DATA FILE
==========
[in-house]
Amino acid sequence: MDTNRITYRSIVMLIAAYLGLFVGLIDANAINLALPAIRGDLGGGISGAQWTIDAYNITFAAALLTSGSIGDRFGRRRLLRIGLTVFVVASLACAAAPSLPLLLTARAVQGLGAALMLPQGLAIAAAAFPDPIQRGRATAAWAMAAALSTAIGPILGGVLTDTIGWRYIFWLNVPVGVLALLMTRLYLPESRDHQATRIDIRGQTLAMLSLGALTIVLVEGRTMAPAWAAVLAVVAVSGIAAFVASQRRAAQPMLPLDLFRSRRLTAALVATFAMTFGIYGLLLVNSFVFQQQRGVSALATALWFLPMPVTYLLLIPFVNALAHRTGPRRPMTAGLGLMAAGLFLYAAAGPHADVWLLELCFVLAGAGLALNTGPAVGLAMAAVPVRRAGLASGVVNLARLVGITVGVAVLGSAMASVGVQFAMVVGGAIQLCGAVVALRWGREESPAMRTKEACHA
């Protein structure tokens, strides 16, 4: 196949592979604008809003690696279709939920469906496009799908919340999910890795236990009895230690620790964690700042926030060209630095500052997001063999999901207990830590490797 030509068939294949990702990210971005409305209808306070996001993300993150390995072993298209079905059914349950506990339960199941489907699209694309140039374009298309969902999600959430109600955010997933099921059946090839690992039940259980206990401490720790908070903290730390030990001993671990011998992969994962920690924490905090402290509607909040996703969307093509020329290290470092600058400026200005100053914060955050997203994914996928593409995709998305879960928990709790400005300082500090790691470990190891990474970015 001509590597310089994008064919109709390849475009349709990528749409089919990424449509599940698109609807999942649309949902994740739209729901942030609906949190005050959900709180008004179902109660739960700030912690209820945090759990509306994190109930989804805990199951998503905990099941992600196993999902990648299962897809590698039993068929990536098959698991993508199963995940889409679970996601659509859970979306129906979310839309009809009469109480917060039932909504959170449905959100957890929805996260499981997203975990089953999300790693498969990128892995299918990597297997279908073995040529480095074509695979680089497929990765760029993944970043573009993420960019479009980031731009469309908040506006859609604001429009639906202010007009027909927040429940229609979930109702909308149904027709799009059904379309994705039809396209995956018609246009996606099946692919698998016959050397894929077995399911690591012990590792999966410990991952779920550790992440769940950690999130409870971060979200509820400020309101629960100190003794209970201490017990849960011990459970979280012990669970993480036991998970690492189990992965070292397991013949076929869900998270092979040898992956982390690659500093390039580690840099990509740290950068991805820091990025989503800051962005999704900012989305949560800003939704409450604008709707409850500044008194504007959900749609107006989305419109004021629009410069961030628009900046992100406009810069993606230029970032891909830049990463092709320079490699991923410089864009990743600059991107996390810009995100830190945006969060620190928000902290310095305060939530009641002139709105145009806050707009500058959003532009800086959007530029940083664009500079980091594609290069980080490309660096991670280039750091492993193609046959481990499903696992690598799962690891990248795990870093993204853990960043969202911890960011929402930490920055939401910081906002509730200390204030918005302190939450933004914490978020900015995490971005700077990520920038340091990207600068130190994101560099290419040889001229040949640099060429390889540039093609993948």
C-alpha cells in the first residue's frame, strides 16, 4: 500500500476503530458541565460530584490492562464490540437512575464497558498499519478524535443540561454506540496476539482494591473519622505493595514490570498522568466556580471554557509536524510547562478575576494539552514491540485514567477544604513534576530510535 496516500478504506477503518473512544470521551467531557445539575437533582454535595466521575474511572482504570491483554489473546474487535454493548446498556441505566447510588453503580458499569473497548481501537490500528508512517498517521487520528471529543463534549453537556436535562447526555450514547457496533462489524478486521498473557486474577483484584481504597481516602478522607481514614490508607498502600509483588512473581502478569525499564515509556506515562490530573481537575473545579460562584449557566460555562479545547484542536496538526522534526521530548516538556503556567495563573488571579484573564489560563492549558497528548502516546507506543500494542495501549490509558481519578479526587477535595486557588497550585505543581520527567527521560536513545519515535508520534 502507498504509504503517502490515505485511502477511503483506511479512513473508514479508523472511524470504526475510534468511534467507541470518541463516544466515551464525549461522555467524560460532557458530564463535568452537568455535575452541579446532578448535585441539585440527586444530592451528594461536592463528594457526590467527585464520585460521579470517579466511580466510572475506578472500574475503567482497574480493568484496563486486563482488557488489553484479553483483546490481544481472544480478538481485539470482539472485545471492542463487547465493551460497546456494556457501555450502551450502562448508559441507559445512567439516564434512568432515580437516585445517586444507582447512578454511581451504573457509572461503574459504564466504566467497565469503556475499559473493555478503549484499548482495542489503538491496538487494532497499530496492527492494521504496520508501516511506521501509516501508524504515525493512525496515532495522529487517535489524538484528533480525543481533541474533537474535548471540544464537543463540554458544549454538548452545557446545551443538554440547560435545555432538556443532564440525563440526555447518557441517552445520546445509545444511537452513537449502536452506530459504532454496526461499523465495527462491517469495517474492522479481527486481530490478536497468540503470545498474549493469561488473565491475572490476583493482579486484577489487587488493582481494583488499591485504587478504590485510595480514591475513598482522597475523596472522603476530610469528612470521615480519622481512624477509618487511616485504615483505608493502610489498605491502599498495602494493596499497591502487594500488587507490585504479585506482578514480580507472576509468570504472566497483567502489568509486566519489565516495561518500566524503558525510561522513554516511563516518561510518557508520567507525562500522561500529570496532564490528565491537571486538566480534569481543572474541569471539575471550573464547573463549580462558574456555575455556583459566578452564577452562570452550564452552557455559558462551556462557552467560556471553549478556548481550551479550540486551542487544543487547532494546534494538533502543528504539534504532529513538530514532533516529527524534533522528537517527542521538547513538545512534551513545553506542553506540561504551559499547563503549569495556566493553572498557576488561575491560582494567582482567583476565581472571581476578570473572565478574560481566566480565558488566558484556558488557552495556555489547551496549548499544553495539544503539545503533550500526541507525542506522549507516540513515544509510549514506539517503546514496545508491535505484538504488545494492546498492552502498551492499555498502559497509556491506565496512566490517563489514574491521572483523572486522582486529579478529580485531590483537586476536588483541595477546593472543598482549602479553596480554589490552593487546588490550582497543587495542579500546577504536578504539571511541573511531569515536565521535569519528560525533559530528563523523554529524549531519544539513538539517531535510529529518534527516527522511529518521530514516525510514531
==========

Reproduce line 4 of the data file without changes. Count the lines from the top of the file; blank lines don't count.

C-alpha cells in the first residue's frame, strides 16, 4: 500500500476503530458541565460530584490492562464490540437512575464497558498499519478524535443540561454506540496476539482494591473519622505493595514490570498522568466556580471554557509536524510547562478575576494539552514491540485514567477544604513534576530510535 496516500478504506477503518473512544470521551467531557445539575437533582454535595466521575474511572482504570491483554489473546474487535454493548446498556441505566447510588453503580458499569473497548481501537490500528508512517498517521487520528471529543463534549453537556436535562447526555450514547457496533462489524478486521498473557486474577483484584481504597481516602478522607481514614490508607498502600509483588512473581502478569525499564515509556506515562490530573481537575473545579460562584449557566460555562479545547484542536496538526522534526521530548516538556503556567495563573488571579484573564489560563492549558497528548502516546507506543500494542495501549490509558481519578479526587477535595486557588497550585505543581520527567527521560536513545519515535508520534 502507498504509504503517502490515505485511502477511503483506511479512513473508514479508523472511524470504526475510534468511534467507541470518541463516544466515551464525549461522555467524560460532557458530564463535568452537568455535575452541579446532578448535585441539585440527586444530592451528594461536592463528594457526590467527585464520585460521579470517579466511580466510572475506578472500574475503567482497574480493568484496563486486563482488557488489553484479553483483546490481544481472544480478538481485539470482539472485545471492542463487547465493551460497546456494556457501555450502551450502562448508559441507559445512567439516564434512568432515580437516585445517586444507582447512578454511581451504573457509572461503574459504564466504566467497565469503556475499559473493555478503549484499548482495542489503538491496538487494532497499530496492527492494521504496520508501516511506521501509516501508524504515525493512525496515532495522529487517535489524538484528533480525543481533541474533537474535548471540544464537543463540554458544549454538548452545557446545551443538554440547560435545555432538556443532564440525563440526555447518557441517552445520546445509545444511537452513537449502536452506530459504532454496526461499523465495527462491517469495517474492522479481527486481530490478536497468540503470545498474549493469561488473565491475572490476583493482579486484577489487587488493582481494583488499591485504587478504590485510595480514591475513598482522597475523596472522603476530610469528612470521615480519622481512624477509618487511616485504615483505608493502610489498605491502599498495602494493596499497591502487594500488587507490585504479585506482578514480580507472576509468570504472566497483567502489568509486566519489565516495561518500566524503558525510561522513554516511563516518561510518557508520567507525562500522561500529570496532564490528565491537571486538566480534569481543572474541569471539575471550573464547573463549580462558574456555575455556583459566578452564577452562570452550564452552557455559558462551556462557552467560556471553549478556548481550551479550540486551542487544543487547532494546534494538533502543528504539534504532529513538530514532533516529527524534533522528537517527542521538547513538545512534551513545553506542553506540561504551559499547563503549569495556566493553572498557576488561575491560582494567582482567583476565581472571581476578570473572565478574560481566566480565558488566558484556558488557552495556555489547551496549548499544553495539544503539545503533550500526541507525542506522549507516540513515544509510549514506539517503546514496545508491535505484538504488545494492546498492552502498551492499555498502559497509556491506565496512566490517563489514574491521572483523572486522582486529579478529580485531590483537586476536588483541595477546593472543598482549602479553596480554589490552593487546588490550582497543587495542579500546577504536578504539571511541573511531569515536565521535569519528560525533559530528563523523554529524549531519544539513538539517531535510529529518534527516527522511529518521530514516525510514531